Look for alternatives: If you were being obnoxiously optimistic, how would you view the situation? Think of someone in your life who is very confident and successful. How would they view it? Exercise your brain a little bit with some flexible thinking.

Put it in perspective in the larger view: What’s the worst that could happen here? It’s not really the end of the world. Furthermore, if you’re going to wander down the “what’s the worst that could happen” trail, it’s only fair to wander down the “what’s the BEST that could happen” one too! Ask “am I exaggerating here?” Check the superlatives in your self-talk, words like “always,” “never,” and “the worst.”

Step 3: Replace with the Positive

Once you’ve realized that your self-talk is incorrect or harmful, replace it with something better.

Be goal-oriented: Again, this of that confident, successful friend. How would they handle disappointment? They’d probably see what they could learn from it and then try again! So focus on your overall goals, and direct your thoughts in that direction. Think of yourself as the agent here, not the object. Be proactive, not passive! Ask yourself: “Does this thought help me achieve my goals?” “Can I do something to solve this problem?” “Is there something I can learn from this?”

Practice gratitude: Instead of worrying about what you don’t have, focus on what you do. For example, “That presentation didn’t go as well as I’d hoped. But I’m grateful for my job, and for those who listened attentively, and for the chance to try again soon.”

Be a friend: What would you do if someone was talking to your friend the way that you talk to yourself? Odds are that you would defend her and make sure she knows that they’re lying. You’d give her reassurance: “Don’t listen to them, you look beautiful tonight.” So be a friend to yourself. You’re the only one who can defend yourself inside your own head.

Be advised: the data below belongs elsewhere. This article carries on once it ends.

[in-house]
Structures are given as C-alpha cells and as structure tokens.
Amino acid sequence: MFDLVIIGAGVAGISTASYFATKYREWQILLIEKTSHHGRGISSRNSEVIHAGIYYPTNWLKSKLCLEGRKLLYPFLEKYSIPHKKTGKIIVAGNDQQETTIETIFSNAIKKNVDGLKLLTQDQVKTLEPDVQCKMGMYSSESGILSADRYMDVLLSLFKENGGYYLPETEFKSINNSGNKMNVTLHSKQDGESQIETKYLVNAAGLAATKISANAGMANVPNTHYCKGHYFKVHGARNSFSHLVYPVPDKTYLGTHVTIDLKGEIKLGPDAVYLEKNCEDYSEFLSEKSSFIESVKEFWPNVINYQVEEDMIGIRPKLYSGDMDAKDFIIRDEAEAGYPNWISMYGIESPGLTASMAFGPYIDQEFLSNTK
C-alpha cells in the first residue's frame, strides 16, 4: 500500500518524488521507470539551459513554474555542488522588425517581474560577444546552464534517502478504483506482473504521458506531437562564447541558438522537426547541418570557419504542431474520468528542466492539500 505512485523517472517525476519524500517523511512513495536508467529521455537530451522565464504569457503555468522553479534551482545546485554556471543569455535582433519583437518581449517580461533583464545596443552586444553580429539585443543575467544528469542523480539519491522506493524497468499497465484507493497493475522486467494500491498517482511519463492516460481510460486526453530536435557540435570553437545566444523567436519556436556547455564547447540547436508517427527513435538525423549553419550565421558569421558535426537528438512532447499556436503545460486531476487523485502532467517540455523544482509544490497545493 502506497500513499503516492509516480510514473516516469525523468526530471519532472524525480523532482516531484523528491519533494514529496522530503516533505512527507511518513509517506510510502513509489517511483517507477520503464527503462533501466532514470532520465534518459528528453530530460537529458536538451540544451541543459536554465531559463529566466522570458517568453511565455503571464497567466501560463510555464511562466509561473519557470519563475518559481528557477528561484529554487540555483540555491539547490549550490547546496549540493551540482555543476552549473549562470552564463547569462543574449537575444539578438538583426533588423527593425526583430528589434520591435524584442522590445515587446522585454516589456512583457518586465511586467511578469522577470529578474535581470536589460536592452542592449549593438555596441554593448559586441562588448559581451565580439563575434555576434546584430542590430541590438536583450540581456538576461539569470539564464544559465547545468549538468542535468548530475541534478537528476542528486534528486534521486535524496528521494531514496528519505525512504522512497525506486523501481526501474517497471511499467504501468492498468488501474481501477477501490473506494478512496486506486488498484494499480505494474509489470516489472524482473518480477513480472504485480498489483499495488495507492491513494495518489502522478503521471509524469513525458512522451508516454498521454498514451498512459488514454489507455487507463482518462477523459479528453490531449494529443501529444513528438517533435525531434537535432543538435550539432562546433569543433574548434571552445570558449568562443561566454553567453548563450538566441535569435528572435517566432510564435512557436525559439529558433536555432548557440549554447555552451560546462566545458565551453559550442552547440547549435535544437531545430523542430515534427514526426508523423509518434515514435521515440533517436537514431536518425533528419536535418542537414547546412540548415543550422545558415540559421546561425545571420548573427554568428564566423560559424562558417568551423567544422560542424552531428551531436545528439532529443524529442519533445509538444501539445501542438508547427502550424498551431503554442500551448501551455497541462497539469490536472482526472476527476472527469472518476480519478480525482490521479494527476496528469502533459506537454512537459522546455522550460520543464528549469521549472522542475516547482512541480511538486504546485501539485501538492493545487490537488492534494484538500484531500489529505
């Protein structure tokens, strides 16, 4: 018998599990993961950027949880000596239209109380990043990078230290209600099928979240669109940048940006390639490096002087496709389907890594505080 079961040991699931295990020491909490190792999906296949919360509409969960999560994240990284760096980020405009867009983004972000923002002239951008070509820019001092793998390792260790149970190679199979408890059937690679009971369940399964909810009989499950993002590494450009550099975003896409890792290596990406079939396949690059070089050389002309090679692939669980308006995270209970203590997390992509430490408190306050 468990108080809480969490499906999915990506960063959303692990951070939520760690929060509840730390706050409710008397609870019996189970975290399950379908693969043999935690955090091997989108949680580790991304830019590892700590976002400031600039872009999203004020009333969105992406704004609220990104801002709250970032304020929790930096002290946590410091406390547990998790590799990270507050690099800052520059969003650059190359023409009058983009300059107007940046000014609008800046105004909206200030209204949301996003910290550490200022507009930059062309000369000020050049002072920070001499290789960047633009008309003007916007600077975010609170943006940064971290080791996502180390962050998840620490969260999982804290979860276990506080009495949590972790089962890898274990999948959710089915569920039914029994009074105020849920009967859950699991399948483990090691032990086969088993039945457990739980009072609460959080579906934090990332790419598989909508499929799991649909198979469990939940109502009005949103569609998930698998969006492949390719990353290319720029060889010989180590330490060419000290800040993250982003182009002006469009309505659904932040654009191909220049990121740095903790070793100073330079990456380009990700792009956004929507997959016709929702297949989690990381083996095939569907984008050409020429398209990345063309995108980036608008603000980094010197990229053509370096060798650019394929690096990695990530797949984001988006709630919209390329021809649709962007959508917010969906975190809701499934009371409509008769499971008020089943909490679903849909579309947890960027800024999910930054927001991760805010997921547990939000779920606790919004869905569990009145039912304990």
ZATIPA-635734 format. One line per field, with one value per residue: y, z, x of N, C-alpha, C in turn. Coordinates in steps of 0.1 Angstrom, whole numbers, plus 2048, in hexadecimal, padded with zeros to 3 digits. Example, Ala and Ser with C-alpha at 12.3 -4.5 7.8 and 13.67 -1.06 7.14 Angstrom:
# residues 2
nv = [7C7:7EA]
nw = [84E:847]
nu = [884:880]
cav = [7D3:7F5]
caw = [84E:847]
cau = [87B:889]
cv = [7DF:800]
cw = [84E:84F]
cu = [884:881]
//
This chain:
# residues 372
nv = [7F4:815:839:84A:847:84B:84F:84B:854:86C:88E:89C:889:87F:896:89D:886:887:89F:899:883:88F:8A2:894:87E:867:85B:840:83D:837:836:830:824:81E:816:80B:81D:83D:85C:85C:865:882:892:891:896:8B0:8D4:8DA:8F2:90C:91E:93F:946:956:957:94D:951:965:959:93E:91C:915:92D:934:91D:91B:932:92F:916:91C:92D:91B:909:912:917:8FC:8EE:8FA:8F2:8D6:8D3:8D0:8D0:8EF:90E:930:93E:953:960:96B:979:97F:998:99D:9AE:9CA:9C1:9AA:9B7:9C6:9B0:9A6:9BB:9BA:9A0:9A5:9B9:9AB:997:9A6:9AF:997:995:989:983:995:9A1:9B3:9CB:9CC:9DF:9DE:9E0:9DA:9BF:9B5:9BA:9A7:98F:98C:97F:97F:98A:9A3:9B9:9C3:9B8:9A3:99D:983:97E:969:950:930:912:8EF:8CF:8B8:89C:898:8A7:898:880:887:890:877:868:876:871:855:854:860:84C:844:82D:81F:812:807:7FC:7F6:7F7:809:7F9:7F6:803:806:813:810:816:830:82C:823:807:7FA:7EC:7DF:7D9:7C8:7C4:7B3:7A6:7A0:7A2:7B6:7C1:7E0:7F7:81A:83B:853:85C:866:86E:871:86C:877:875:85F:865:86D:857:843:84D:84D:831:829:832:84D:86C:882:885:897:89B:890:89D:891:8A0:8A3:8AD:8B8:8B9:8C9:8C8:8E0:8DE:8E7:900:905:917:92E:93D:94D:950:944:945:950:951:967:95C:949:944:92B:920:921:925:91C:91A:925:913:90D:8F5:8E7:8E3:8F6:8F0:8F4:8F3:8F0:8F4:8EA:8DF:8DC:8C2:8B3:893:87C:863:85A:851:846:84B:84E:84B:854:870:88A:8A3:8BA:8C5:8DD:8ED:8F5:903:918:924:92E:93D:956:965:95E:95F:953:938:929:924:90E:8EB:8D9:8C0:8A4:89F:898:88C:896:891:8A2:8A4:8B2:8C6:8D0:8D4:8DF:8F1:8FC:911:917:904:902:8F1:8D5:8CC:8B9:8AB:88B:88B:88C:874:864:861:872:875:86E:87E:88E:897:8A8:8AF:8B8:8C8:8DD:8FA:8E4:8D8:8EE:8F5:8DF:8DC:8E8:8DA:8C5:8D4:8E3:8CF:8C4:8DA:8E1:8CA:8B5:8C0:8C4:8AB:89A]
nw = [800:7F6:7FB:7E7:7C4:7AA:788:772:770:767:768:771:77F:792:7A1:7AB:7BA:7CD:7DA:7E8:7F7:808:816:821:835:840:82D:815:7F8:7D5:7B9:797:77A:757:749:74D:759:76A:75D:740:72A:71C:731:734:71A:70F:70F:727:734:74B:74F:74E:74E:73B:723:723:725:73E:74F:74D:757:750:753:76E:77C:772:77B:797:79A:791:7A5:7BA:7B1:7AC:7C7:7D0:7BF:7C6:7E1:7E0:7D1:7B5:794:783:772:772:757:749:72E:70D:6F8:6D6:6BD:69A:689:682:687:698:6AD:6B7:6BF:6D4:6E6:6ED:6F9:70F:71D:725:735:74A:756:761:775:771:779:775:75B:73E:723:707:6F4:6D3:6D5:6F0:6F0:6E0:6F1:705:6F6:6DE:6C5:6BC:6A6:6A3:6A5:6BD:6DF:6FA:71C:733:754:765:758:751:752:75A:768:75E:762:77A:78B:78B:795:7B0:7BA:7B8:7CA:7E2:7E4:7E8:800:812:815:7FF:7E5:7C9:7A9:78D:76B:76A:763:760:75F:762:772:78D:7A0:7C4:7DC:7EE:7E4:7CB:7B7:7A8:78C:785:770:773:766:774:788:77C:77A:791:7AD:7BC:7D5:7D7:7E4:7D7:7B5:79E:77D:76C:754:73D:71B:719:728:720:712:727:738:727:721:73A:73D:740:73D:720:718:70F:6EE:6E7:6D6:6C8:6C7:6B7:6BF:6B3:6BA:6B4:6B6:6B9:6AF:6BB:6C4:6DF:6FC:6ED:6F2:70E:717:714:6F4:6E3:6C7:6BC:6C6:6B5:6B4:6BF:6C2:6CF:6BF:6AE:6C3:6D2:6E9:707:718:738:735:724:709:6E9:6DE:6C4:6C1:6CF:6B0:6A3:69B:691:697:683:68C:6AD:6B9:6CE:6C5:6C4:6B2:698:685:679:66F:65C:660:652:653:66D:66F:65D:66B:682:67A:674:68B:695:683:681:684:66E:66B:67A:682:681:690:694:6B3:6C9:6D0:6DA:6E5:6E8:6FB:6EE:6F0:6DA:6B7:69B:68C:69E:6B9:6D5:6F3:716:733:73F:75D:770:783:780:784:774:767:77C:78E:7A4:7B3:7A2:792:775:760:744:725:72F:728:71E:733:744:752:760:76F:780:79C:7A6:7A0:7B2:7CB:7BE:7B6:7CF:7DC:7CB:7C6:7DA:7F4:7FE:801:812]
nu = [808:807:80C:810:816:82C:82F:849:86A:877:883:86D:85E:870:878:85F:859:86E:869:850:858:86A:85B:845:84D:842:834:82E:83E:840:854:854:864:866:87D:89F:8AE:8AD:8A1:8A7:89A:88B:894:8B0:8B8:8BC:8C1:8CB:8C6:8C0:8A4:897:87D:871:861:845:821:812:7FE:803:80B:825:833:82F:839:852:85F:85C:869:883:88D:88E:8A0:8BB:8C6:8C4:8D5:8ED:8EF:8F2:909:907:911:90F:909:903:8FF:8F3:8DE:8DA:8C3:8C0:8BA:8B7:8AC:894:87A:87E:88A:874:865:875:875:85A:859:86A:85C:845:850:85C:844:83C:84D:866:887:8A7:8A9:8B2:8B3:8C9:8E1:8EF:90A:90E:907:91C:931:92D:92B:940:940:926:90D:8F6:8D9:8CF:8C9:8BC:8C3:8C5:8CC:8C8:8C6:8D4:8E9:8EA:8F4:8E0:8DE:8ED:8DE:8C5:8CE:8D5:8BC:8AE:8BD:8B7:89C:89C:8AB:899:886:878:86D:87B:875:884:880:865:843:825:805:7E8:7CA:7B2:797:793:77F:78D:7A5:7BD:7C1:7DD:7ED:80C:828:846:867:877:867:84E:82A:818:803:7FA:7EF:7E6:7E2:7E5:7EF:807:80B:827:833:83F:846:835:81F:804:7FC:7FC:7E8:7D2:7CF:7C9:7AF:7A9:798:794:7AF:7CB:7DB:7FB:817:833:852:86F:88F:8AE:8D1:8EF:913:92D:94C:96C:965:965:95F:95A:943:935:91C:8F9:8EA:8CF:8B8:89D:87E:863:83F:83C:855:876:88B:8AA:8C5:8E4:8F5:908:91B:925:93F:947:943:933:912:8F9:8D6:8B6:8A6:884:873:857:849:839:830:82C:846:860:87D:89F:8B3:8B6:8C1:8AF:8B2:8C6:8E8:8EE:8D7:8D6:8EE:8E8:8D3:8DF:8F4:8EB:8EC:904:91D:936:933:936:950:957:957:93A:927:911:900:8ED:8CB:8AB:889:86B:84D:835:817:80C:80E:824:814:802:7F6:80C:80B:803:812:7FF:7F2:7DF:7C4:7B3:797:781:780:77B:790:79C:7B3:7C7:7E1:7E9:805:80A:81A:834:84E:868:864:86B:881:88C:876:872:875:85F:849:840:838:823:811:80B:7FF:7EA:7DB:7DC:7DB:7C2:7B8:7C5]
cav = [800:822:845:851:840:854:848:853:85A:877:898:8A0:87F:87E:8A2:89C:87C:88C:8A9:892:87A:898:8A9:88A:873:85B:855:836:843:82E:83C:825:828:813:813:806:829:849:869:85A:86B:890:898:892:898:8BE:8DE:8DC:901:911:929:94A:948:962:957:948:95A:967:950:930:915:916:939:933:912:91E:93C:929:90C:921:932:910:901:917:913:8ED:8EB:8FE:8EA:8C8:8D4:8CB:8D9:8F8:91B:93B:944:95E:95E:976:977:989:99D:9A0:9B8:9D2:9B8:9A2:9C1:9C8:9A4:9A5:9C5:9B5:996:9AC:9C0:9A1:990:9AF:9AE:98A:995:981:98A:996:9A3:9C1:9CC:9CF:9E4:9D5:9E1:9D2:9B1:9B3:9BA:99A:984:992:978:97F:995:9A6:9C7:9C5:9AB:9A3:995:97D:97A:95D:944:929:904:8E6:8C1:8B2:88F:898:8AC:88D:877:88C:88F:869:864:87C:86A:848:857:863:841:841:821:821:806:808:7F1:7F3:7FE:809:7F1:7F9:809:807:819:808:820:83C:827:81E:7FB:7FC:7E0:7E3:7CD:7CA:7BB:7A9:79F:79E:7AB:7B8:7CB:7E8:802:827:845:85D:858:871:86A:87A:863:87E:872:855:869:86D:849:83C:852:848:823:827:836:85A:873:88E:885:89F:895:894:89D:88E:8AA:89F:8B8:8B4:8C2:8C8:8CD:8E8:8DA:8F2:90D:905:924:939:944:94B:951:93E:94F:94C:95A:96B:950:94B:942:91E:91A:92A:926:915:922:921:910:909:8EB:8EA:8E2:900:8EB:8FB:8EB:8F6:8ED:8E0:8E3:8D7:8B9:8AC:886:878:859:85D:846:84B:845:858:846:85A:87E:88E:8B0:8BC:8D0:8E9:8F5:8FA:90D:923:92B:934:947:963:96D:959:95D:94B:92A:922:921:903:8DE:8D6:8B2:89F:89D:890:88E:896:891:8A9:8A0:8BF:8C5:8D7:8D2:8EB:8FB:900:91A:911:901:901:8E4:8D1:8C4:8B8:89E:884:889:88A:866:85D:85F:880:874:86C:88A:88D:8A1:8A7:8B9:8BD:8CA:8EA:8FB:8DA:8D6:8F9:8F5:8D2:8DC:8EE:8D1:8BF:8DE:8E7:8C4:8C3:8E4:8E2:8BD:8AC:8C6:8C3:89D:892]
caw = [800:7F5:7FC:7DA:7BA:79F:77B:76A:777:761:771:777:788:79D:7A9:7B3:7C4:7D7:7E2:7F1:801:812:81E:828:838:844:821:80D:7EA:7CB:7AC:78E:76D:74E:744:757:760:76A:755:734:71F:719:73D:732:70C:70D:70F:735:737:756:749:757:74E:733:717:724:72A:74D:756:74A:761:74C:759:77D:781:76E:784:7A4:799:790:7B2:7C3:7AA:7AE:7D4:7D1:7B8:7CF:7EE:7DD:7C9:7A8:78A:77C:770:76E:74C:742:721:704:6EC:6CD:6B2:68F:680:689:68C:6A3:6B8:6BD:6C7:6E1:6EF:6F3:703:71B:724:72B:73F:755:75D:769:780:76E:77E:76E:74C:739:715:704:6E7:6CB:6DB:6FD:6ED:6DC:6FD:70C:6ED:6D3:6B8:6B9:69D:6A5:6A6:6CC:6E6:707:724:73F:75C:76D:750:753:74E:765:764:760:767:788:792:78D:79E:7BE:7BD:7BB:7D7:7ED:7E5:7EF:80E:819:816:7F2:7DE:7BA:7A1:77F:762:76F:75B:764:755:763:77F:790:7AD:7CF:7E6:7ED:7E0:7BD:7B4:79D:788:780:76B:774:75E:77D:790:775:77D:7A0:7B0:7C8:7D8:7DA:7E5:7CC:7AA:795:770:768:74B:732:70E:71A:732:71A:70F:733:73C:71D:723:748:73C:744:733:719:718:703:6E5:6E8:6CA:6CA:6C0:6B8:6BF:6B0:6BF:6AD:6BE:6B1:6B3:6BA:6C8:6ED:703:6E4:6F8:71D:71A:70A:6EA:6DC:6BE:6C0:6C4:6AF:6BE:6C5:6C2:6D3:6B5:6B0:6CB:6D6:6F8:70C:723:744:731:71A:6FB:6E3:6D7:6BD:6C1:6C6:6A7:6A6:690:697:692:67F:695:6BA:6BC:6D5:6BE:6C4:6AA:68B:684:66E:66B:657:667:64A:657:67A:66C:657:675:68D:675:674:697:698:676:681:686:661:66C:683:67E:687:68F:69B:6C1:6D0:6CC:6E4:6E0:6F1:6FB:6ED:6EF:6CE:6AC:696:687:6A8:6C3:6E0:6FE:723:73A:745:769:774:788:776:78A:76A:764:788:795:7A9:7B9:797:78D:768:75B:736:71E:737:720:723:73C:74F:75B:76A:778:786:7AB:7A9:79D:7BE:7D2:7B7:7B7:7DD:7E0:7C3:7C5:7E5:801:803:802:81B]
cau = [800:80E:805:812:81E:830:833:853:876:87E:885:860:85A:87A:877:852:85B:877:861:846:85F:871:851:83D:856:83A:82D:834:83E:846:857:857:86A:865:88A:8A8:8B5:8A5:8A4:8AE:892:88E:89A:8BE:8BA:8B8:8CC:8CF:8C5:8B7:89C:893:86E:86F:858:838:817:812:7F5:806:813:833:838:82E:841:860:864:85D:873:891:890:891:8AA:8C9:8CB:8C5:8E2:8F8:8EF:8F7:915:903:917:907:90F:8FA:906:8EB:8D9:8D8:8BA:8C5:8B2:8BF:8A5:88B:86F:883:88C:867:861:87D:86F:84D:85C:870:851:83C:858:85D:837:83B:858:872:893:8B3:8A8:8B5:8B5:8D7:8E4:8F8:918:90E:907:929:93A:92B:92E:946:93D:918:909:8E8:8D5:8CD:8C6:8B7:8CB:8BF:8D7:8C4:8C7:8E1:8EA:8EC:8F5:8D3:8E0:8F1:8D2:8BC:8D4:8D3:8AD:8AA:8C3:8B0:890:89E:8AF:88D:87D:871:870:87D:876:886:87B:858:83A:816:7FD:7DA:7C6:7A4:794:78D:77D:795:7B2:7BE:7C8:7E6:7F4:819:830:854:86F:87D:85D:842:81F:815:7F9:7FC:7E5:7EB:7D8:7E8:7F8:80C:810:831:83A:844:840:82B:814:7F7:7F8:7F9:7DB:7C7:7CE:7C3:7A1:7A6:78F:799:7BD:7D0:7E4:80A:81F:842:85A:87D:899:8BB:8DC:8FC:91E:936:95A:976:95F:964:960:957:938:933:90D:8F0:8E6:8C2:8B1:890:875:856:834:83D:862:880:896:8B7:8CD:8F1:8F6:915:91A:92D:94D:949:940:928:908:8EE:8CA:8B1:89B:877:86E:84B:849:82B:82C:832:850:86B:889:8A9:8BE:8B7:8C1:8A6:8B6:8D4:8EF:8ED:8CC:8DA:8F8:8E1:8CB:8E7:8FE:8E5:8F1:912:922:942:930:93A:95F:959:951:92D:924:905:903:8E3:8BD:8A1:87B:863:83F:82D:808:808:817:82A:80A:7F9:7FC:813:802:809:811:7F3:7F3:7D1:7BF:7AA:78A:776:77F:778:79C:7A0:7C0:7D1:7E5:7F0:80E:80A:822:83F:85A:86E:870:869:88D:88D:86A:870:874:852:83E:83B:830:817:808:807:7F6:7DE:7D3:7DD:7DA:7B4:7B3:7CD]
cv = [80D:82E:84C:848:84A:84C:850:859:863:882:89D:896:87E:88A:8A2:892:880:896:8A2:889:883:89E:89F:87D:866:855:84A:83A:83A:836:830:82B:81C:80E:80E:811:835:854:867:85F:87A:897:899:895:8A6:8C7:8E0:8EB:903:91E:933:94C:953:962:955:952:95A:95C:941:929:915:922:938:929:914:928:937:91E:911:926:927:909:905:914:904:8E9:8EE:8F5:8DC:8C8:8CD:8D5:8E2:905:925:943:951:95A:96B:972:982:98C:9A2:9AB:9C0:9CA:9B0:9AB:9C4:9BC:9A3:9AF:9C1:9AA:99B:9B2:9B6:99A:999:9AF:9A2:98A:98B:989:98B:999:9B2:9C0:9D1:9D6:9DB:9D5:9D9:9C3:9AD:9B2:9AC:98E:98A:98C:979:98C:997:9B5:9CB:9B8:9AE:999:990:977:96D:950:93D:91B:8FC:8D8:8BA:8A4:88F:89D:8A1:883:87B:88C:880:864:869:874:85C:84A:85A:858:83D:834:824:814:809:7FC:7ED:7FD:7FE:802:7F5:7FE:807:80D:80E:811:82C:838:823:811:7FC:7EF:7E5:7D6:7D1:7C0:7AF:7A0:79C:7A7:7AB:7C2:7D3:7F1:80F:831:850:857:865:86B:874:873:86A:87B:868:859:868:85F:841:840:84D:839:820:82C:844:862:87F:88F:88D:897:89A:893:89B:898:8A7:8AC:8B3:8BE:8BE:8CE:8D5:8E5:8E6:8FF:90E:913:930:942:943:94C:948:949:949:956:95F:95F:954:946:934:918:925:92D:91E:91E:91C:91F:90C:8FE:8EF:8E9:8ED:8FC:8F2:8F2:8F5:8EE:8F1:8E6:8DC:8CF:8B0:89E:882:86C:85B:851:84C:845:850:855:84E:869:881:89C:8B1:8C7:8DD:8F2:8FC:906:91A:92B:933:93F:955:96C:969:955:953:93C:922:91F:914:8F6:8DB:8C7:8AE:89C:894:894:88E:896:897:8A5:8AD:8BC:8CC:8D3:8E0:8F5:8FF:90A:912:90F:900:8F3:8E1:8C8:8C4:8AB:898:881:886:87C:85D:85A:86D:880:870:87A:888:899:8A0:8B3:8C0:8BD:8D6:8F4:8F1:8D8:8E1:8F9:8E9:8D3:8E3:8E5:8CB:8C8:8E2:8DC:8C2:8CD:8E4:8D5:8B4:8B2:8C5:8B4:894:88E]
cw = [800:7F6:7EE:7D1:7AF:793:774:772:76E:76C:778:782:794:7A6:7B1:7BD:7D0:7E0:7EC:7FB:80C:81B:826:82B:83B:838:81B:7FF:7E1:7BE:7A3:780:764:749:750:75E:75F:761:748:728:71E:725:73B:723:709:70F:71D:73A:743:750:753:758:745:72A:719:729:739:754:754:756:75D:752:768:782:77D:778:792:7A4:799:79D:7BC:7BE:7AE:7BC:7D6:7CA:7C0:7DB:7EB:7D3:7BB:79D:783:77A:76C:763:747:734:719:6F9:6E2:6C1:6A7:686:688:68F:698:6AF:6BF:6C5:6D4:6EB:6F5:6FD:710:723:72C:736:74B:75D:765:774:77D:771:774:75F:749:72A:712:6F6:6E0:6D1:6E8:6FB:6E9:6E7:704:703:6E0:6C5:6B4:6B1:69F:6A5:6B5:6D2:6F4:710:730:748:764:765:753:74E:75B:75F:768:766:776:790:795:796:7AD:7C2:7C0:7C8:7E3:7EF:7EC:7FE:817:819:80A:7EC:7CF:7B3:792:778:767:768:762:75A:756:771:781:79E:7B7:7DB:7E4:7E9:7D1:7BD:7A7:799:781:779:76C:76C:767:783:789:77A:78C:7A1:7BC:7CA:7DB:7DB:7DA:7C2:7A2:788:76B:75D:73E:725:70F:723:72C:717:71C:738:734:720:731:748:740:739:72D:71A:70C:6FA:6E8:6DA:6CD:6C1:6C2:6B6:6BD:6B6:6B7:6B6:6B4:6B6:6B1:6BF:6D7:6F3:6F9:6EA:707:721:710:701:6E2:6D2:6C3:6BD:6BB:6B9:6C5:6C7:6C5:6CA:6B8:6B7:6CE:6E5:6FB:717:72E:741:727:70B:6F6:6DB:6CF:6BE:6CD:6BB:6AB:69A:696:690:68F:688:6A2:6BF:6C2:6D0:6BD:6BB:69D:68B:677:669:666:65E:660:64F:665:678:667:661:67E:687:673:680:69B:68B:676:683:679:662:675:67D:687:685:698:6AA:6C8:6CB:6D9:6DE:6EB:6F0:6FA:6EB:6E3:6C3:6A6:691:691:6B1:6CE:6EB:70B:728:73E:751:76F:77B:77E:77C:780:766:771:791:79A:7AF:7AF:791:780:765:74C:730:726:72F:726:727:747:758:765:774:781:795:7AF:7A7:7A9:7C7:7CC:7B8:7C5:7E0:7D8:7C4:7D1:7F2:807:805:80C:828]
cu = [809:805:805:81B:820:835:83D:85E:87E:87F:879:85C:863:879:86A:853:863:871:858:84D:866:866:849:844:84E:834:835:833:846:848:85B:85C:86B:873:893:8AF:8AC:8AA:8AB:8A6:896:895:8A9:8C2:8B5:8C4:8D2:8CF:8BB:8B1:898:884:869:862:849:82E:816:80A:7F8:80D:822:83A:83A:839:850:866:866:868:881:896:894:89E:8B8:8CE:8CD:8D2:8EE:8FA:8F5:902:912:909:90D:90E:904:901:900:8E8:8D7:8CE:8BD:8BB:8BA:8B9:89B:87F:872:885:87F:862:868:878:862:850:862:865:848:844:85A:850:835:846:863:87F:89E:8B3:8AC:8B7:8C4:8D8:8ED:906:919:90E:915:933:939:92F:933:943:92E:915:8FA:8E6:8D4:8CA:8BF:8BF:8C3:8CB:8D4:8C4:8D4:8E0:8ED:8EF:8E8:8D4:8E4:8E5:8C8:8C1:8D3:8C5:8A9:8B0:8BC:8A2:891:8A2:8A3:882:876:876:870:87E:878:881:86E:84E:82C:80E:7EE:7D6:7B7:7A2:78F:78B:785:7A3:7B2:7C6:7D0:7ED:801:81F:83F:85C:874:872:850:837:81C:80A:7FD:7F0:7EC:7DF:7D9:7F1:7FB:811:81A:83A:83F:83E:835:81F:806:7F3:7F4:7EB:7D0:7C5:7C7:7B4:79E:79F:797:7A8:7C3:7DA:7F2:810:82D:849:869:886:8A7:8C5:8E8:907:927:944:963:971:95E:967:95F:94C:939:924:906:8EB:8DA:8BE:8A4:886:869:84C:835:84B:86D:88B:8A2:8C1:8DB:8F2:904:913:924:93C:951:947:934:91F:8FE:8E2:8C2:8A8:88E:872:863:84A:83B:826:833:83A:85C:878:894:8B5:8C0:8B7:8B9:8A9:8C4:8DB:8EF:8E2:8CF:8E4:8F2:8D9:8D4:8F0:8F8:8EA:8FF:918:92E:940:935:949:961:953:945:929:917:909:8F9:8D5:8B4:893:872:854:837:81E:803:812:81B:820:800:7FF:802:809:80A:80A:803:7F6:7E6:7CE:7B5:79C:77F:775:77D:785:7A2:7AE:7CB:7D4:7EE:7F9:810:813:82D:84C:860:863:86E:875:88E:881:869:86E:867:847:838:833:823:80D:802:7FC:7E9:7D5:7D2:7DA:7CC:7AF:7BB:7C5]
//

Give harmful self-talk a name: When we name things, we can define and limit them. With a fun and self-aware name, you can demote your inner critic from a scary monster into a comical character. Brene Brown calls her inner critic “the gremlin.” You can also give familiar narratives a name. For example, my “my friends are superheroes” story can make me feel inadequate. But then the name of the story reminds me that I’m blowing things out of proportion.

Practice Positive Self-Talk

Think of it like this: You’re walking a path through vast grasslands. The previous path, worn and visible, doesn’t actually take you where you want to go. So you forge your own new path through the grass. At first, you’re trampling your way through and it can be tough. Even when you walk down the same path later, it’s hard to discern where you started the path. However, the more and more you tread that path, the more visible and defined it is. Soon, your newly-forged path is clear and easy. Positive self-talk takes practice, but once the new paths are forged, it will be natural.

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"Ask and it will be given to you; seek and you will find; knock and the door will be opened to you. For everyone who asks receives; he who seeks finds; and to him who knocks, the door will be opened."
- Matthew 7:7-8